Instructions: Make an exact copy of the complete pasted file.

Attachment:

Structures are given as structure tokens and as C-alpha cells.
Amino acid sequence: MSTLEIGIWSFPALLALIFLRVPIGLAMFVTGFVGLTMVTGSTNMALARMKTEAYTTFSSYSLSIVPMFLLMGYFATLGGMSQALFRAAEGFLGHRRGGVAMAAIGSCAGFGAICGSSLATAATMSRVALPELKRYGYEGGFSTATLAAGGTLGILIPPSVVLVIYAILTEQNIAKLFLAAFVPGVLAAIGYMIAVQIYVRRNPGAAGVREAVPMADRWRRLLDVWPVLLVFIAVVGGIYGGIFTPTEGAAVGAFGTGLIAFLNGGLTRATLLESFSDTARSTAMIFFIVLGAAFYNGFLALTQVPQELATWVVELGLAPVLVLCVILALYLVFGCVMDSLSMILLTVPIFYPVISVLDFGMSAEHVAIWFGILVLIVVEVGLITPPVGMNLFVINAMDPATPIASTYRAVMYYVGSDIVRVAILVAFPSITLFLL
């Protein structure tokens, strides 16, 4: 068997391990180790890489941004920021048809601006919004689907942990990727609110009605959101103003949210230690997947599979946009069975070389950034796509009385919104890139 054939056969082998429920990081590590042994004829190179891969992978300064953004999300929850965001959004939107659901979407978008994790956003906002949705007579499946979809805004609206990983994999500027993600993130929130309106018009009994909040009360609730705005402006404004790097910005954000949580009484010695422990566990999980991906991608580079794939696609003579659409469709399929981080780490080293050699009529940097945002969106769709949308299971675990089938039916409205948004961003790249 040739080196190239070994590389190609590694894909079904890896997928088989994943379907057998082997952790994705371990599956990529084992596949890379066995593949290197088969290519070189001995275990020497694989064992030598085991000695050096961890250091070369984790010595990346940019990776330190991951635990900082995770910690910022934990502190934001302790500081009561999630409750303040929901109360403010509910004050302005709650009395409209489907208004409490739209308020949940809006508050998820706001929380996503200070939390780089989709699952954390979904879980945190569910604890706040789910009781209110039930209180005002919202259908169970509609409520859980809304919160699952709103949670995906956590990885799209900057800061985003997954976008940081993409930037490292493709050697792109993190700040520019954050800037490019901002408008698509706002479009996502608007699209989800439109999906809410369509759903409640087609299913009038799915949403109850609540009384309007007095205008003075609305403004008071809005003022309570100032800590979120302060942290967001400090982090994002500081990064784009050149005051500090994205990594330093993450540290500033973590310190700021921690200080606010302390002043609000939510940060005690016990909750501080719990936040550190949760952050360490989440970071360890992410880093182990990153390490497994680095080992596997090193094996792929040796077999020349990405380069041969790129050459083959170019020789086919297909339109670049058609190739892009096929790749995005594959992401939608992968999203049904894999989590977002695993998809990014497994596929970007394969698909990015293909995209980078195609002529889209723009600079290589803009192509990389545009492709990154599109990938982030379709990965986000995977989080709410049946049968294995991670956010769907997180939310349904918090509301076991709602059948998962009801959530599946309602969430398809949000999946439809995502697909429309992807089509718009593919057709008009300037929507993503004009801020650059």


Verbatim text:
Structures are given as structure tokens and as C-alpha cells.
Amino acid sequence: MSTLEIGIWSFPALLALIFLRVPIGLAMFVTGFVGLTMVTGSTNMALARMKTEAYTTFSSYSLSIVPMFLLMGYFATLGGMSQALFRAAEGFLGHRRGGVAMAAIGSCAGFGAICGSSLATAATMSRVALPELKRYGYEGGFSTATLAAGGTLGILIPPSVVLVIYAILTEQNIAKLFLAAFVPGVLAAIGYMIAVQIYVRRNPGAAGVREAVPMADRWRRLLDVWPVLLVFIAVVGGIYGGIFTPTEGAAVGAFGTGLIAFLNGGLTRATLLESFSDTARSTAMIFFIVLGAAFYNGFLALTQVPQELATWVVELGLAPVLVLCVILALYLVFGCVMDSLSMILLTVPIFYPVISVLDFGMSAEHVAIWFGILVLIVVEVGLITPPVGMNLFVINAMDPATPIASTYRAVMYYVGSDIVRVAILVAFPSITLFLL
């Protein structure tokens, strides 16, 4: 068997391990180790890489941004920021048809601006919004689907942990990727609110009605959101103003949210230690997947599979946009069975070389950034796509009385919104890139 054939056969082998429920990081590590042994004829190179891969992978300064953004999300929850965001959004939107659901979407978008994790956003906002949705007579499946979809805004609206990983994999500027993600993130929130309106018009009994909040009360609730705005402006404004790097910005954000949580009484010695422990566990999980991906991608580079794939696609003579659409469709399929981080780490080293050699009529940097945002969106769709949308299971675990089938039916409205948004961003790249 040739080196190239070994590389190609590694894909079904890896997928088989994943379907057998082997952790994705371990599956990529084992596949890379066995593949290197088969290519070189001995275990020497694989064992030598085991000695050096961890250091070369984790010595990346940019990776330190991951635990900082995770910690910022934990502190934001302790500081009561999630409750303040929901109360403010509910004050302005709650009395409209489907208004409490739209308020949940809006508050998820706001929380996503200070939390780089989709699952954390979904879980945190569910604890706040789910009781209110039930209180005002919202259908169970509609409520859980809304919160699952709103949670995906956590990885799209900057800061985003997954976008940081993409930037490292493709050697792109993190700040520019954050800037490019901002408008698509706002479009996502608007699209989800439109999906809410369509759903409640087609299913009038799915949403109850609540009384309007007095205008003075609305403004008071809005003022309570100032800590979120302060942290967001400090982090994002500081990064784009050149005051500090994205990594330093993450540290500033973590310190700021921690200080606010302390002043609000939510940060005690016990909750501080719990936040550190949760952050360490989440970071360890992410880093182990990153390490497994680095080992596997090193094996792929040796077999020349990405380069041969790129050459083959170019020789086919297909339109670049058609190739892009096929790749995005594959992401939608992968999203049904894999989590977002695993998809990014497994596929970007394969698909990015293909995209980078195609002529889209723009600079290589803009192509990389545009492709990154599109990938982030379709990965986000995977989080709410049946049968294995991670956010769907997180939310349904918090509301076991709602059948998962009801959530599946309602969430398809949000999946439809995502697909429309992807089509718009593919057709008009300037929507993503004009801020650059």